Even if all the ice in the world melts, the ocean levels would rise only by a few hundred feet - not nearly enough to flood the continents as shown in the movie, or to force people to live on the water. Even though in the end of the film we learn that there is still some dry land, it is implied that this land is just the tip of the Mount Everest (see trivia), which means that the ocean levels had risen by several miles, and that is impossible.
When the Mariner offers Enola the eyeball of the fish he has just caught the eye is no bigger than a human eye. Just seconds earlier we see him catch the monster and it is huge, it would obviously have large eyes. You can even briefly see its eyes and they are large and yellow.
During the seaplane attack, when the Mariner is trying to free the rope at the top of the mast, he pulls a Gurkha style kukhri knife to do so. He then puts it between his teeth, while trying to shoot the plane. It is still in his mouth as he is catapulted off the mast. However, when he surfaces, the knife is gone. He climbs aboard his boat, then takes the same knife out of its scabbard at his waist to cut the woman's hair.
Deacon is talking to Enola and asks her if she wants a cigarette and says she is not too young to start. He lights his cigarette and it appears he has smoked half of it but when camera shots change it's bigger again.
After the Mariner throws Enola off the boat, Helen runs past him to jump off the boat and simultaneously the Mariner gets up from the place where he sat. Again you can see him standing (in the right corner) in the next two shots on Helen jumping from the boat and on Enola shouting for help. Then in the following shot the mariner is still sitting in his "chair" and holding his aching cheek.
When the Mariner is in the cage and Old Gregor is asking him about dry land, Gregor shows him a slip of paper with the dry land markings on it. The paper goes back and forth between being torn and intact between shots.
In extended version, right after shot when one of unfortunate jumping "smoker" fell on mariner sinking cage, another two jet ski jumping over atoll. Then jump another one ski jet, but is clearly visible, that jet ski is tied on hanging lines and drag in air over fighting atollers.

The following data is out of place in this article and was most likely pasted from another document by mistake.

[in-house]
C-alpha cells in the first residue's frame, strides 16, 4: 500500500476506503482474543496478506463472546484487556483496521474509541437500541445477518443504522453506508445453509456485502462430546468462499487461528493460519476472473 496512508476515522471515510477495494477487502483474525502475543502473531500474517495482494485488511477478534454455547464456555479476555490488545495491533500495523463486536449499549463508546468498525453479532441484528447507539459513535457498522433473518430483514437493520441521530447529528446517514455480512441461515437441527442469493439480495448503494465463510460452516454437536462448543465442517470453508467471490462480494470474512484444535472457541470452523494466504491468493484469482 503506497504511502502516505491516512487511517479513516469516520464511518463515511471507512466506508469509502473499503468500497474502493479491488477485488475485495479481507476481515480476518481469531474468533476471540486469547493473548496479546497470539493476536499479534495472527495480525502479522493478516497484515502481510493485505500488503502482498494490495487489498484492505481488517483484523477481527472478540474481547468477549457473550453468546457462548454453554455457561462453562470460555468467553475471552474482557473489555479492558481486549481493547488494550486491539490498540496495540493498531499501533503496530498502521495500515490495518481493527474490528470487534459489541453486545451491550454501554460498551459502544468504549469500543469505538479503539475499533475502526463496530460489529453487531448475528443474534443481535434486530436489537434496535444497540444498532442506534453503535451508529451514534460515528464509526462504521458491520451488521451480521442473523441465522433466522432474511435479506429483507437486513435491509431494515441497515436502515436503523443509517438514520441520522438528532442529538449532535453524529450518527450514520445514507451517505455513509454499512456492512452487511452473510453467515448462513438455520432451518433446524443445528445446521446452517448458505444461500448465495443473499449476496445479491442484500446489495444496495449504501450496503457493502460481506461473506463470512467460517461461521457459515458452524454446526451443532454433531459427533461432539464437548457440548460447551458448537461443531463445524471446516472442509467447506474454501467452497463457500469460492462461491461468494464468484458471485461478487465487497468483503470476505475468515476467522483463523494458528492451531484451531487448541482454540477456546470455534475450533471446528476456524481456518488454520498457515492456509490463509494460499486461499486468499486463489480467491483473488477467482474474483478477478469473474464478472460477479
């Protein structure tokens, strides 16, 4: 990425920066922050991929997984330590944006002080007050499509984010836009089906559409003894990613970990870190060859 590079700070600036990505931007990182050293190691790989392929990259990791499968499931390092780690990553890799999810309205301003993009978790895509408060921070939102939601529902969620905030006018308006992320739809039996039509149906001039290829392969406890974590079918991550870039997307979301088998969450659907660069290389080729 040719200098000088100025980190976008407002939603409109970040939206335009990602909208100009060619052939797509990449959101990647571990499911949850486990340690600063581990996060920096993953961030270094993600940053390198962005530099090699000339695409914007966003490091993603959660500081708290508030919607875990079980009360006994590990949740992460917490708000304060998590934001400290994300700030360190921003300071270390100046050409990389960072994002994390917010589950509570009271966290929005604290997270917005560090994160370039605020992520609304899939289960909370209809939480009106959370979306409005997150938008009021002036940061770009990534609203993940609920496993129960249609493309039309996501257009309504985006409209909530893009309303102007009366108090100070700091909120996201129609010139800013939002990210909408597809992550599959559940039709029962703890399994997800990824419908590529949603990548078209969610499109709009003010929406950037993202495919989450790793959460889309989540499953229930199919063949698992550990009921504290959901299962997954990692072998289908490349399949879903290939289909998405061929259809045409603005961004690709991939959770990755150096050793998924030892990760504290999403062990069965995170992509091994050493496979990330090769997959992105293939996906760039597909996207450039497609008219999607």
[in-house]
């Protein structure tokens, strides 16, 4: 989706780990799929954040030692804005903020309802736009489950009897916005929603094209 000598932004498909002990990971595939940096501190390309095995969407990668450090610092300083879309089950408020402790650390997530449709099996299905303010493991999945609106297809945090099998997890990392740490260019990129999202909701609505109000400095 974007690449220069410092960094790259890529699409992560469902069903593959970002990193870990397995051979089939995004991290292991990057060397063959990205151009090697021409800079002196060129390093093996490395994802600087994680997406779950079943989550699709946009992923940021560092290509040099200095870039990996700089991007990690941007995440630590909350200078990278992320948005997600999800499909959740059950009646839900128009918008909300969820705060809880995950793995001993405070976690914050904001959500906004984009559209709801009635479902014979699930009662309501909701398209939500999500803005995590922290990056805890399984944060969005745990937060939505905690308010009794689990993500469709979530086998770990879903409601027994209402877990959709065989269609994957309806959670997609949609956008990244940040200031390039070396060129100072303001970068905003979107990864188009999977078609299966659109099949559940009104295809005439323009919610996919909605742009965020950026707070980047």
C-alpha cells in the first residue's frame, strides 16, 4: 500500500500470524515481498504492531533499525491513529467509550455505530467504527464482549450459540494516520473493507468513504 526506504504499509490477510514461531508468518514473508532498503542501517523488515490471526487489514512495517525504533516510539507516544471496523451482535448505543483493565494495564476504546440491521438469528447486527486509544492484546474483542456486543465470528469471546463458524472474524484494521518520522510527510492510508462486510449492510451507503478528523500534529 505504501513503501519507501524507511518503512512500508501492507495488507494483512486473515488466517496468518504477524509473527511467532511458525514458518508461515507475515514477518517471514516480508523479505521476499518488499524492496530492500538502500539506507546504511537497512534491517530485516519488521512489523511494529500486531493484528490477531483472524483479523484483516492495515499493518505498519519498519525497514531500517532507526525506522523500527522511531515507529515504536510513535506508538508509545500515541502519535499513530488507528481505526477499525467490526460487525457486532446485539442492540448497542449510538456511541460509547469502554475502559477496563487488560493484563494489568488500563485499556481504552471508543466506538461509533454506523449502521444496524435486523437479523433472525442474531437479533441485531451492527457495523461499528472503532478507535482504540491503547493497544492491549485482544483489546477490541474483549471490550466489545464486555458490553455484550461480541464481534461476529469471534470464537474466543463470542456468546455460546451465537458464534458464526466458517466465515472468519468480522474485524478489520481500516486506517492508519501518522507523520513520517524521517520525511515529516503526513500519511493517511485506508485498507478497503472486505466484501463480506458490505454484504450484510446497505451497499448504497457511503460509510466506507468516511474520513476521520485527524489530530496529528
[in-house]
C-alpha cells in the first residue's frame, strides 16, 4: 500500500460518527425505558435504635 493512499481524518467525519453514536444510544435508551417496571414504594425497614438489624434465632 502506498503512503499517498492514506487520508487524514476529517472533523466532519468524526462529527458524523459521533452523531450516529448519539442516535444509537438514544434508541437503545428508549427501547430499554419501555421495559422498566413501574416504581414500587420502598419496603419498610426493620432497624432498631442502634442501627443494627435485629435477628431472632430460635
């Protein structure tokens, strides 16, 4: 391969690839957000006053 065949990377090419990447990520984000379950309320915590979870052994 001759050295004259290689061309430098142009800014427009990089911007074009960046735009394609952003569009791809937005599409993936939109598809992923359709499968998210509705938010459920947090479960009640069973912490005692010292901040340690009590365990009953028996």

Throughout the film The Mariner is seen eating tomato leaves, which are actually poisonous, although not lethal. The effect of eating tomato leaves right of the plant would be pretty much the same as munching on raw poison ivy: his mouth would have been burned and swollen from the inside.
When the seaplane is tied to the Mariner's trimaran by the harpoon cable, it is forced to fly in an ever-decreasing circle around the boat. The seaplane pilot leans out and shoots back along the fuselage, trying to sever the cable - so his line of fire is a tangent to the circle. Yet the shot hits the trimaran sail close to the Mariner - at the centre of the circle! Very bad geometry!
While escaping the Smokers at the trading station Mariner heels the boat to raise one hull out of the water and escape the net. Both would need to be raised (impossible) to clear the net dragged by opposing sets of jet skis.
When they are escaping from the smokers (who had concealed their jet skis below water) the mariner fires a kite into the sky to increase the speed of his trimaran. However, the sails are clearly set to close haul, which means he is sailing "into" the wind (at 45 degrees). The kite would just get blown behind the boat and act as a drag.
Because of the scarcity of fresh water, it is highly valued. This is clearly demonstrated very early in the film as the Mariner uses a device to purify his own urine to make it drinkable. One would assume that any device able to purify the salt and wastes from urine could be used to purify ocean water. This issue is addressed in the SciFi channel's extended broadcast in which the Mariner, Helen & Anola all contribute their urine for purification. Helen asks "why don't you use sea hydro?". The Mariner replies "The salt's harder on the filters"